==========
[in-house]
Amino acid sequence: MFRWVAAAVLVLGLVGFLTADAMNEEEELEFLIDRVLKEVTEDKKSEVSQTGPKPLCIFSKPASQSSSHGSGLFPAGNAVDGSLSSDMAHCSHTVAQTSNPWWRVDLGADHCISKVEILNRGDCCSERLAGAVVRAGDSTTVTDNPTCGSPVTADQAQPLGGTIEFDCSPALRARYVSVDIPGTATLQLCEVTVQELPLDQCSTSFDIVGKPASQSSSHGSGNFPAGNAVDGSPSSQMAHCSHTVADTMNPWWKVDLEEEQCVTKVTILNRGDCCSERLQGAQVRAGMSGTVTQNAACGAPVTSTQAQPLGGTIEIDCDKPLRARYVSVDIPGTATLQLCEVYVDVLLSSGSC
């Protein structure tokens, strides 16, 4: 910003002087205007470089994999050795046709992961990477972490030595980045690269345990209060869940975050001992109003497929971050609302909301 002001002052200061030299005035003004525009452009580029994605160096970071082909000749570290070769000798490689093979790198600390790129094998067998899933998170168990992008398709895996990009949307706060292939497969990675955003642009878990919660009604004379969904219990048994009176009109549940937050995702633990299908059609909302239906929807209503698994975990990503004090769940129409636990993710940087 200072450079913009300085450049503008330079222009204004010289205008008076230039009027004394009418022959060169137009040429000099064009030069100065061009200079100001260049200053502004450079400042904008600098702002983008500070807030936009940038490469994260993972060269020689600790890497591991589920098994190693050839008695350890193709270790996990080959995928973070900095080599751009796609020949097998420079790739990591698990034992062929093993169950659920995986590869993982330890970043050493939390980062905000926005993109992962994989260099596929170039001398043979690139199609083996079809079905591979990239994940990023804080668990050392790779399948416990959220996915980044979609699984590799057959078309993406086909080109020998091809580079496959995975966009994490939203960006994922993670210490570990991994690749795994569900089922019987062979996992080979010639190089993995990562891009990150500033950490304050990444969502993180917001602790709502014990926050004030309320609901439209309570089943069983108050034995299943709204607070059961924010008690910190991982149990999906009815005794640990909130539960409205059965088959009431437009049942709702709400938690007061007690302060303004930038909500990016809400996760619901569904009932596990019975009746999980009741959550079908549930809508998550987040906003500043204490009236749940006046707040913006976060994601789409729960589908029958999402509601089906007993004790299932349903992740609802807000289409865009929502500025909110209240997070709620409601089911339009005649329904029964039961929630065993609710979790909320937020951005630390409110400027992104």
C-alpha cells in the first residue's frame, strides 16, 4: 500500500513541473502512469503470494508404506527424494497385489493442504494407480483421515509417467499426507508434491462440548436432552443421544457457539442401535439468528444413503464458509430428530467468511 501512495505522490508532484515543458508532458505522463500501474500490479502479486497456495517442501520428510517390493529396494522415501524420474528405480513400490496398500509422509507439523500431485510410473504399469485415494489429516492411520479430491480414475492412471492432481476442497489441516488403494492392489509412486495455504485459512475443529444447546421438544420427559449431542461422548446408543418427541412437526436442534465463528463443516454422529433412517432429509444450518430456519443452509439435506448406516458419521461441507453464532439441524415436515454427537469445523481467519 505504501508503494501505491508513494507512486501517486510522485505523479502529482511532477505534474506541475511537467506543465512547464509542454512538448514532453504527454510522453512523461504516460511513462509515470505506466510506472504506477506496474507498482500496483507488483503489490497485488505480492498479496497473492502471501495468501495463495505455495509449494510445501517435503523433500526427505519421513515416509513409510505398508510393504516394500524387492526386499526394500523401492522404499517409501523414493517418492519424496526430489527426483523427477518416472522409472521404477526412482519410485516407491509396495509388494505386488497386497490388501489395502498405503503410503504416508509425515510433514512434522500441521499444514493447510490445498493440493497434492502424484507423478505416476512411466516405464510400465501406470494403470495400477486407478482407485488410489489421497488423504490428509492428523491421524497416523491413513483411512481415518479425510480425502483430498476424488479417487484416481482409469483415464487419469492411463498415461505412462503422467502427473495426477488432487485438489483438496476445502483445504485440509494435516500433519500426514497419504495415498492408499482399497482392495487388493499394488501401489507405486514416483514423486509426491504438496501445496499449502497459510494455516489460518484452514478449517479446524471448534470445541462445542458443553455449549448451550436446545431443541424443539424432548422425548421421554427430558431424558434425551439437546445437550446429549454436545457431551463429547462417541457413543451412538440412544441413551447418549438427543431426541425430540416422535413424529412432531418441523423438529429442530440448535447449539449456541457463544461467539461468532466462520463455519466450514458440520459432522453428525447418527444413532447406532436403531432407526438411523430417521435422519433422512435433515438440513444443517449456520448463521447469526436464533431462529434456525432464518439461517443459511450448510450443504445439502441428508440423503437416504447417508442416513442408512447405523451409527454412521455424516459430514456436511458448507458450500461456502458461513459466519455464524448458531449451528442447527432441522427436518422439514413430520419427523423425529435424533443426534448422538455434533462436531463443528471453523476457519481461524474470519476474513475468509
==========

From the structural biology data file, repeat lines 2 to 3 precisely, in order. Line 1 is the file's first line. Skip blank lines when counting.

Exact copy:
Amino acid sequence: MFRWVAAAVLVLGLVGFLTADAMNEEEELEFLIDRVLKEVTEDKKSEVSQTGPKPLCIFSKPASQSSSHGSGLFPAGNAVDGSLSSDMAHCSHTVAQTSNPWWRVDLGADHCISKVEILNRGDCCSERLAGAVVRAGDSTTVTDNPTCGSPVTADQAQPLGGTIEFDCSPALRARYVSVDIPGTATLQLCEVTVQELPLDQCSTSFDIVGKPASQSSSHGSGNFPAGNAVDGSPSSQMAHCSHTVADTMNPWWKVDLEEEQCVTKVTILNRGDCCSERLQGAQVRAGMSGTVTQNAACGAPVTSTQAQPLGGTIEIDCDKPLRARYVSVDIPGTATLQLCEVYVDVLLSSGSC
């Protein structure tokens, strides 16, 4: 910003002087205007470089994999050795046709992961990477972490030595980045690269345990209060869940975050001992109003497929971050609302909301 002001002052200061030299005035003004525009452009580029994605160096970071082909000749570290070769000798490689093979790198600390790129094998067998899933998170168990992008398709895996990009949307706060292939497969990675955003642009878990919660009604004379969904219990048994009176009109549940937050995702633990299908059609909302239906929807209503698994975990990503004090769940129409636990993710940087 200072450079913009300085450049503008330079222009204004010289205008008076230039009027004394009418022959060169137009040429000099064009030069100065061009200079100001260049200053502004450079400042904008600098702002983008500070807030936009940038490469994260993972060269020689600790890497591991589920098994190693050839008695350890193709270790996990080959995928973070900095080599751009796609020949097998420079790739990591698990034992062929093993169950659920995986590869993982330890970043050493939390980062905000926005993109992962994989260099596929170039001398043979690139199609083996079809079905591979990239994940990023804080668990050392790779399948416990959220996915980044979609699984590799057959078309993406086909080109020998091809580079496959995975966009994490939203960006994922993670210490570990991994690749795994569900089922019987062979996992080979010639190089993995990562891009990150500033950490304050990444969502993180917001602790709502014990926050004030309320609901439209309570089943069983108050034995299943709204607070059961924010008690910190991982149990999906009815005794640990909130539960409205059965088959009431437009049942709702709400938690007061007690302060303004930038909500990016809400996760619901569904009932596990019975009746999980009741959550079908549930809508998550987040906003500043204490009236749940006046707040913006976060994601789409729960589908029958999402509601089906007993004790299932349903992740609802807000289409865009929502500025909110209240997070709620409601089911339009005649329904029964039961929630065993609710979790909320937020951005630390409110400027992104």